|Champagne supernova. Credit: Space Daily|
When you eat a slice of apple pie, or any pie, or any food at all today, on Carl Sagan Day, it may be worthwhile to reflect on this quote, one of the beloved television series host's most famous from Cosmos: A Personal Voyage.
A look back at our origins is a good way to gain some perspective, amidst the accumulating scientific evidence, on how to understand our own biology and predicting ways in which we can keep our own healthy. Or, at least, that has been my conclusion. Starting at the beginning with the chemistry of life, our own evolution, and to that of our close cousins, then on to our current situation, and the future, this blog has explored all sorts of topics relating to diet and health in the past and forthcoming.
Over the years, what's evident is that there exist numerous ongoing debates in the world of food, nutrition, and medicine. Some are scientific and some are not so. Frustrations arise. Tension happens. People disagree. That is the nature of progress albeit it can be slow going at times much like evolution.
Sometimes, setting aside any so-called dietary dogmas, one can find some simple peace in the knowledge that all life and our foods are based on basic chemistry. After all, as the father of nutrition Antoine Lavoisier once said, "Life is a chemical process."
In addition, nutritional biochemist Michael Crawford and David Marsh once wrote, that "every particle of matter in the delicate tissues which build our bodies is made of elements that were transmuted into their present form in an unimaginable heat and pressure" (1).
Andy Howell a staff scientist at Las Cumbres Observatory Global Telescope Network and an adjunct professor of physics at University of California, Santa Barbara is someone who might just have a grasp on the temperature and pressure that furnished our basic elements.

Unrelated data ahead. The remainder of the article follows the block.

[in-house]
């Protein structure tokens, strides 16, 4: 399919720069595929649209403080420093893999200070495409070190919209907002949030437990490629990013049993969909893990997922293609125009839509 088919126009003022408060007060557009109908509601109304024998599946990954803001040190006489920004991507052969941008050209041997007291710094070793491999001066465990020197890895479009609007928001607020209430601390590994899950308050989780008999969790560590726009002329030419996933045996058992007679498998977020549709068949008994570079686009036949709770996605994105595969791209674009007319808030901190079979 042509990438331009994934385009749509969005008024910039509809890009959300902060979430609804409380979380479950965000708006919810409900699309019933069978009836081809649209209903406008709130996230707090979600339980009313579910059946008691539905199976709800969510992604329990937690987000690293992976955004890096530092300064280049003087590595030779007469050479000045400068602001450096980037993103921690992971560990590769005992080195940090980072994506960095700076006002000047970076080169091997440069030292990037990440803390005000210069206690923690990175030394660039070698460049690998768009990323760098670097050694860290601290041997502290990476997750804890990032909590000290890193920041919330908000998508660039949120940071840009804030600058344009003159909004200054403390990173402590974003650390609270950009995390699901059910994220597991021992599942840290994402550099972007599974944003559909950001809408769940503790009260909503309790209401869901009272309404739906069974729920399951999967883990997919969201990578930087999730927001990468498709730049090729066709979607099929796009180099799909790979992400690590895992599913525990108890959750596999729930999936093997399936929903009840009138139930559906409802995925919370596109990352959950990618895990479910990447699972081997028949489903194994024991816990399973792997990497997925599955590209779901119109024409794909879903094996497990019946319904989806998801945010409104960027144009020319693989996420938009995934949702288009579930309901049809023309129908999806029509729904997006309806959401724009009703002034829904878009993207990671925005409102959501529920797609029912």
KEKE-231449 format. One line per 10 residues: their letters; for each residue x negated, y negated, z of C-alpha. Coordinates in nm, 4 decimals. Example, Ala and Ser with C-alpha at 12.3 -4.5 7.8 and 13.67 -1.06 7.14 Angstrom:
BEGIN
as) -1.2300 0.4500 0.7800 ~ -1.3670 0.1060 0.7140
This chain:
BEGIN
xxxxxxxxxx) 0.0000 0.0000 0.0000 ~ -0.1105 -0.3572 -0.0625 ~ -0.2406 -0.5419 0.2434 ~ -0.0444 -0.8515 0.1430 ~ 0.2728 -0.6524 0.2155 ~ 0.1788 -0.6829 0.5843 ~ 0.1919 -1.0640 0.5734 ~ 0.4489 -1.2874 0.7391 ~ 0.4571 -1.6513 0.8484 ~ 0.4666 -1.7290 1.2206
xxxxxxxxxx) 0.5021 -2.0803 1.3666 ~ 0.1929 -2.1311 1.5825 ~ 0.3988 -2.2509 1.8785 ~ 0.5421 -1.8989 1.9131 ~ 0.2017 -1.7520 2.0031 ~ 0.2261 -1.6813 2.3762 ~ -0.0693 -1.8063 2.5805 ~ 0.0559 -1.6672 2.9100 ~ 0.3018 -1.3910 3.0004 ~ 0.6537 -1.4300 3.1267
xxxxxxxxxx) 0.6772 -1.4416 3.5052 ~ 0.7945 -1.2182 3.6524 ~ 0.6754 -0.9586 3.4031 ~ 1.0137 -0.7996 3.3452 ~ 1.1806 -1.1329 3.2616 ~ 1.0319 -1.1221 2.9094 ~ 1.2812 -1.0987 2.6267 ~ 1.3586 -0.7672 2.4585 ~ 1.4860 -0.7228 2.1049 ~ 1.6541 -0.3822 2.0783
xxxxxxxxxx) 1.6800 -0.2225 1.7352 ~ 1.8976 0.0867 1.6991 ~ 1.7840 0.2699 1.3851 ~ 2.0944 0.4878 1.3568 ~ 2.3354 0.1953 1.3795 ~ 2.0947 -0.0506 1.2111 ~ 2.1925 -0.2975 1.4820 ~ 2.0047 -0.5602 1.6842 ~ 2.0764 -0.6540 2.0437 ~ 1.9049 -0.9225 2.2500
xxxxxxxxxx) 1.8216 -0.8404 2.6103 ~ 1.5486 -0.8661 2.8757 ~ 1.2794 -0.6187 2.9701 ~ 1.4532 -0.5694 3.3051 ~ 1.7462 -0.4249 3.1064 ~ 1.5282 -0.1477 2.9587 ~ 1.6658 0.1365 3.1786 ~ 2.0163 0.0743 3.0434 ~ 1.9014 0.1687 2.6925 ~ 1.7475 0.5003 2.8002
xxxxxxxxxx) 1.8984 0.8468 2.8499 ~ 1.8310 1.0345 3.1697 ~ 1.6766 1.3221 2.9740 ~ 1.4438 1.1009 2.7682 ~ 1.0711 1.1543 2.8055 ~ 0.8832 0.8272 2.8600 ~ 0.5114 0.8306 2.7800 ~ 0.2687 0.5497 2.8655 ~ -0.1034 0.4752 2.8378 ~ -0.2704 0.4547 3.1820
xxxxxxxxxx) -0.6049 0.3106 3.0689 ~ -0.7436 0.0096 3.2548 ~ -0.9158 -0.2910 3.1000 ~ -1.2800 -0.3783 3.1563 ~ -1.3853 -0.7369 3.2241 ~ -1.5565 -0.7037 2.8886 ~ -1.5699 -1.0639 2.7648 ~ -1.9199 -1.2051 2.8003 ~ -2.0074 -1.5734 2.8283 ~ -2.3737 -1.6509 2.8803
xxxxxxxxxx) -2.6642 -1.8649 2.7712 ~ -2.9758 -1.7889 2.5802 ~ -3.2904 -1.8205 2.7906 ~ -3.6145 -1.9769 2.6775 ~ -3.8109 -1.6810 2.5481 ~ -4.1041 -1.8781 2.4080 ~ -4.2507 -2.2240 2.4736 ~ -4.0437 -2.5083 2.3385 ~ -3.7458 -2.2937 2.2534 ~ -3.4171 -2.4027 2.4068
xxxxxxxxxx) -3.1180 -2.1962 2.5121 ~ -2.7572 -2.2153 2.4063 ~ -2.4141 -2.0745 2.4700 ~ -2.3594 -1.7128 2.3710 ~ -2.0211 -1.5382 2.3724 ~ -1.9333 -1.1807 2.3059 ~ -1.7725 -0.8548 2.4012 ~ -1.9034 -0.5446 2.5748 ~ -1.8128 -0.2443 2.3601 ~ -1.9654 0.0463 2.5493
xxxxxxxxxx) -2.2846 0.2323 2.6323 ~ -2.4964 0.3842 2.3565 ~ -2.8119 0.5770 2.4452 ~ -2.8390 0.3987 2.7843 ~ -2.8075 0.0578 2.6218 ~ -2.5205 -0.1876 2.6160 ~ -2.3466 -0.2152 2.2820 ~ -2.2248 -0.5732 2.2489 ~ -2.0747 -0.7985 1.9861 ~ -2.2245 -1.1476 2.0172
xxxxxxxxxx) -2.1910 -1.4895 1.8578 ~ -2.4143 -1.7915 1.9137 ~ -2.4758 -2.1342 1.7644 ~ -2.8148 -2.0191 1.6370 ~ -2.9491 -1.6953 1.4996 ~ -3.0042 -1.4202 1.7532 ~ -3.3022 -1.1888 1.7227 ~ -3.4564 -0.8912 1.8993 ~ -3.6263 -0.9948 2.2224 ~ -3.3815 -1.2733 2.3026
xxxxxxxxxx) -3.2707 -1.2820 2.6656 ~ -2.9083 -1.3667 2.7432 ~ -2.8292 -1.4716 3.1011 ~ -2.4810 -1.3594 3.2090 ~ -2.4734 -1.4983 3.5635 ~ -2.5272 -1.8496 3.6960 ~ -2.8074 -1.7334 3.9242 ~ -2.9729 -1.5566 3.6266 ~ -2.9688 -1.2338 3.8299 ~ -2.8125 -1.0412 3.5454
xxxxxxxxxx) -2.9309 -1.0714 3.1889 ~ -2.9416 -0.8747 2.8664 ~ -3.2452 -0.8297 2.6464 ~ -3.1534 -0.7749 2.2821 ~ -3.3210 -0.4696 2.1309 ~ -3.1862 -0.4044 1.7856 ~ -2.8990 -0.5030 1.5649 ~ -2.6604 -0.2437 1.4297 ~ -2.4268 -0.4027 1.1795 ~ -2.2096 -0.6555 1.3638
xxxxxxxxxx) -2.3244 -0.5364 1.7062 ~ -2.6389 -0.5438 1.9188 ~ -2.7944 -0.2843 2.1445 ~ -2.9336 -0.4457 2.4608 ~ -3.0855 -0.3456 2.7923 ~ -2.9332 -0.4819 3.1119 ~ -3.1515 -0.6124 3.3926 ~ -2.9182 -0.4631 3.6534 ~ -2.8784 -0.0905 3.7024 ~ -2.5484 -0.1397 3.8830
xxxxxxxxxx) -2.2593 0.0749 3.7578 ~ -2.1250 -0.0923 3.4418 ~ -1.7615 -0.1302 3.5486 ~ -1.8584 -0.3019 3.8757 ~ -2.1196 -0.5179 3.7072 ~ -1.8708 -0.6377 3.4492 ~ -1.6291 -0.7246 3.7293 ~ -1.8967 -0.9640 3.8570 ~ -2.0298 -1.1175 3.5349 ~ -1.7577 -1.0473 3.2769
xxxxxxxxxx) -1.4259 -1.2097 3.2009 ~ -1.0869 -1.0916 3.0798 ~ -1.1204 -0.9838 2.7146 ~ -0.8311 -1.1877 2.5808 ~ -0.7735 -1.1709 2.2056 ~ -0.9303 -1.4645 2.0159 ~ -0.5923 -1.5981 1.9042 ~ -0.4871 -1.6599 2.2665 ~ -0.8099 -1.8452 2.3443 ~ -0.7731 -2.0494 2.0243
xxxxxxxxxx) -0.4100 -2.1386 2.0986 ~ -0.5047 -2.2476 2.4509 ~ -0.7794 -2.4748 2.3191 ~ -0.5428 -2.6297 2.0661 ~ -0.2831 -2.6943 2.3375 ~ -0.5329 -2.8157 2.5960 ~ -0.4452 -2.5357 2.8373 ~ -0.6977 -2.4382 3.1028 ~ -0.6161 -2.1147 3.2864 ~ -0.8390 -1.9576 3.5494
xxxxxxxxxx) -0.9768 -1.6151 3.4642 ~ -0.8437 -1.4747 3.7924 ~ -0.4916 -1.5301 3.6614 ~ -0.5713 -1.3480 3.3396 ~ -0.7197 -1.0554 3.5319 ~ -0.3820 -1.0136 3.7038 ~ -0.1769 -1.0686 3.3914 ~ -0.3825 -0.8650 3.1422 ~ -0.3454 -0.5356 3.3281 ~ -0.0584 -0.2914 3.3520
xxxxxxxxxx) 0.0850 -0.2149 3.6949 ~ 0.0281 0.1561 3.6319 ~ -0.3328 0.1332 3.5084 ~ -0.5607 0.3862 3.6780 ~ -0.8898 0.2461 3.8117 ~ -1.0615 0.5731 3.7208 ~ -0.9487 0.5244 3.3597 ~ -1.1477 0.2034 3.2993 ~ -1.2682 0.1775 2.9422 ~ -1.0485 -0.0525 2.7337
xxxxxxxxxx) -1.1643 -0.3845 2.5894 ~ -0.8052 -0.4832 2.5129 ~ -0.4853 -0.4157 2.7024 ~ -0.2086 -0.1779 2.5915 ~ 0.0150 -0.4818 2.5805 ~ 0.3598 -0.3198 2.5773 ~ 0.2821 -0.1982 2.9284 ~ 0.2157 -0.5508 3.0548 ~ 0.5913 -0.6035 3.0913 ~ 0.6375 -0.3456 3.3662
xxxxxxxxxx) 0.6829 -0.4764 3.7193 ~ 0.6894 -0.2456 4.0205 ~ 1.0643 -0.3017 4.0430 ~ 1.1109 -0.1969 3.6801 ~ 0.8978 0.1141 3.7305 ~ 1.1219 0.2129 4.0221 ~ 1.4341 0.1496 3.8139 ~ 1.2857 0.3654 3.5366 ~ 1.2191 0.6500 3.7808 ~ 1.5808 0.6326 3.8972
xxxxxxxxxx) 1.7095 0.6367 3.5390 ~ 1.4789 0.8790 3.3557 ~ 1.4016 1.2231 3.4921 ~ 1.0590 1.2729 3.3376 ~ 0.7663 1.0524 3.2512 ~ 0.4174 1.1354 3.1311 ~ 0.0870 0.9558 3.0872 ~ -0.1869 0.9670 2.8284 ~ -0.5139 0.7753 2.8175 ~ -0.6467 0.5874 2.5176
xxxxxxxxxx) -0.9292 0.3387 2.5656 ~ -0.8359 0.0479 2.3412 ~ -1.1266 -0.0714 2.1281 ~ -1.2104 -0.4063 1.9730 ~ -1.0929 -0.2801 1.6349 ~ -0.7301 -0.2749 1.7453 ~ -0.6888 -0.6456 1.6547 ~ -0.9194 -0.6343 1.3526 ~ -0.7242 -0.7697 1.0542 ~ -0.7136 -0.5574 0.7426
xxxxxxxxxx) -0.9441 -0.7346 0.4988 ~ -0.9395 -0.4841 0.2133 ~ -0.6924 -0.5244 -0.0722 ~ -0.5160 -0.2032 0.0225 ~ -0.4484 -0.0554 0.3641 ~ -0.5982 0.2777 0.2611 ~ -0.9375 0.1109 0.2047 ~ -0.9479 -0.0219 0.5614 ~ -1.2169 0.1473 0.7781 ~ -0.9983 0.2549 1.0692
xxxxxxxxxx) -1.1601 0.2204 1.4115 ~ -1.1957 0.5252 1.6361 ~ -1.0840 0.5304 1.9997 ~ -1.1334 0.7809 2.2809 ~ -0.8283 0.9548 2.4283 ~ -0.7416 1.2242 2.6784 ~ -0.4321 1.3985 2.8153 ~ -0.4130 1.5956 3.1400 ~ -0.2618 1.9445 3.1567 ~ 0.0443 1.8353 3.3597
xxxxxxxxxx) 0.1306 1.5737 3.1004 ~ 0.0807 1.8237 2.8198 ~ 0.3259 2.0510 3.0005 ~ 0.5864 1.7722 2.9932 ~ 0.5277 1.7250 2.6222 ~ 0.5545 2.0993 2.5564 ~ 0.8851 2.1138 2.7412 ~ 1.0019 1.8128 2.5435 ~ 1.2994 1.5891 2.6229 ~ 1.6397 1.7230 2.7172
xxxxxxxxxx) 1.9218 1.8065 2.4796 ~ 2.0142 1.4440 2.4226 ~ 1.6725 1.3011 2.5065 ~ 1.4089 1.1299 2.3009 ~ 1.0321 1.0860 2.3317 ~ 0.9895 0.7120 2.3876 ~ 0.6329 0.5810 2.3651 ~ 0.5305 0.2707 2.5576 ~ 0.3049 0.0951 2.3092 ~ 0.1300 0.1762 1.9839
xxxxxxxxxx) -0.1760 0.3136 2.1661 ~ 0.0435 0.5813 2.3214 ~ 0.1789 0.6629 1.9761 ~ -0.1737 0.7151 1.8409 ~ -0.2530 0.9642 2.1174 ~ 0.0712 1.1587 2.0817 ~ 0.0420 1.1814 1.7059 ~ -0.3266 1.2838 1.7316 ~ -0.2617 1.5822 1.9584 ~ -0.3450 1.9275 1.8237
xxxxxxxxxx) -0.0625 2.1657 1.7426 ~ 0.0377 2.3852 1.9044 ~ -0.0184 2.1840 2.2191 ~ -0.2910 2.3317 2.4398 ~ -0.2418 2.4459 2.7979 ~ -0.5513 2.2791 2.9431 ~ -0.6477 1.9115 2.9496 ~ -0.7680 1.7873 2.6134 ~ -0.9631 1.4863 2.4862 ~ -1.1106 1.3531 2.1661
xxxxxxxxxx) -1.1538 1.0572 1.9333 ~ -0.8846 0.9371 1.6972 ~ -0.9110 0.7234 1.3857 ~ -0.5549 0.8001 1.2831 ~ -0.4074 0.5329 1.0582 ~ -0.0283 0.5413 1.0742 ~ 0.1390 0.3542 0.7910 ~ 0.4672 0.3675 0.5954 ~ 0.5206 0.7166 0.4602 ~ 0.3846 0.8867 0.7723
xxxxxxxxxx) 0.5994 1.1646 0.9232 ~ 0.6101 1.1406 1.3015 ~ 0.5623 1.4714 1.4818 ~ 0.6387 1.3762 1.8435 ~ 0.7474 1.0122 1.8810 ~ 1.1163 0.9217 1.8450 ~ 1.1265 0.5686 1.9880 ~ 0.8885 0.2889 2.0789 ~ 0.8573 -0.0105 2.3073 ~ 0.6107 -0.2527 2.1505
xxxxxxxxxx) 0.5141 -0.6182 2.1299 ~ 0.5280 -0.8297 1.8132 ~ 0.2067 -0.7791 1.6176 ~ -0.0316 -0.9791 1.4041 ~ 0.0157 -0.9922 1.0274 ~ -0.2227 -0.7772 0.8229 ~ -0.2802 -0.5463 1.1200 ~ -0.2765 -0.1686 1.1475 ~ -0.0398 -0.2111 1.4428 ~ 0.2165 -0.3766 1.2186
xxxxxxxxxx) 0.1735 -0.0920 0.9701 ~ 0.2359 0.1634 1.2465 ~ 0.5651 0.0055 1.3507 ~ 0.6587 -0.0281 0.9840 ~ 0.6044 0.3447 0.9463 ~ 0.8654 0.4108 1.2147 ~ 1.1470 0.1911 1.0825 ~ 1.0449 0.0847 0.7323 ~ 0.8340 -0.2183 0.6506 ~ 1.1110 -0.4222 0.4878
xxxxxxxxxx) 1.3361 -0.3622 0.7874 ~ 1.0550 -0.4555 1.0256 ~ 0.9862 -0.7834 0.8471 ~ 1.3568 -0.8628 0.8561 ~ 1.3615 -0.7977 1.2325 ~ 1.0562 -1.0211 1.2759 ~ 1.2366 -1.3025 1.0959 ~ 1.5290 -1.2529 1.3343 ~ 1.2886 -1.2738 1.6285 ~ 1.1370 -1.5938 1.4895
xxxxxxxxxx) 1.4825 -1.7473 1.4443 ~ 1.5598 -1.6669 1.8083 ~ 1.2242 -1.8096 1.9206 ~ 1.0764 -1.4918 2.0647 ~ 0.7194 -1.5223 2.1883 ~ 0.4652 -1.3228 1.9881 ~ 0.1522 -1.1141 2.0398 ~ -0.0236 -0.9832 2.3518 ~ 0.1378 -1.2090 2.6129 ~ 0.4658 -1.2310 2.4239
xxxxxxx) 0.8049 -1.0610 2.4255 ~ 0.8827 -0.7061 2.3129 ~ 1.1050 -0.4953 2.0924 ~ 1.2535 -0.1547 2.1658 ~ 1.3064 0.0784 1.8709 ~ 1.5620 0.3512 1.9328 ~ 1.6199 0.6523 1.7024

In his entertaining talk, given on dark matter, zombie stars and supernovae at the Science Writers 2012 meeting in Raleigh, North Carolina, Howell gave an overview of the history of physics, the known universe, and then showed models of stellar thermonuclear explosions.
He described how the temperature and pressure in supernovae, such as the Type 1a supernova he and fellow astronomers including Ben Dilday discovered (2), are capable of producing the very iron in our blood and the calcium in our bones is created.
|Credit: Neven Mrgan|
While the astronomer discussed the nature of "alchemy," or the fusing of matter into atoms and elements, and how each of these elements (e.g. calcium) shoot out from exploding stars, I could only fixate my attention on the sobering fact that every particle of matter in me and an apple pie (carbon, hydrogen, oxygen, nitrogen, calcium, iron) was produced in a supernova in the same way.
And, the eloquence of that celebrated man came to mind, because of one other wonderful thing he famously said. This quote should be cherished by all scientists -- chemists, astronomists, biologists, and food scientists alike:
"The nitrogen in our DNA, the calcium in our teeth, the iron in our blood, the carbon in our apple pies were made in the interiors of collapsing stars. We are made of star stuff."
- Crawford M and Marsh D. Nutrition and Evolution. New Canaan, Ct: Keats Publishing; 1995.
- Dilday B, Howell DA, Cenko SB, et al. PTF 11kx: A Type Ia Supernova with Symbiotic Nova Progenitor. Science 24 August 2012: 337(6097);942-945. DOI: 10.1126/science.1219164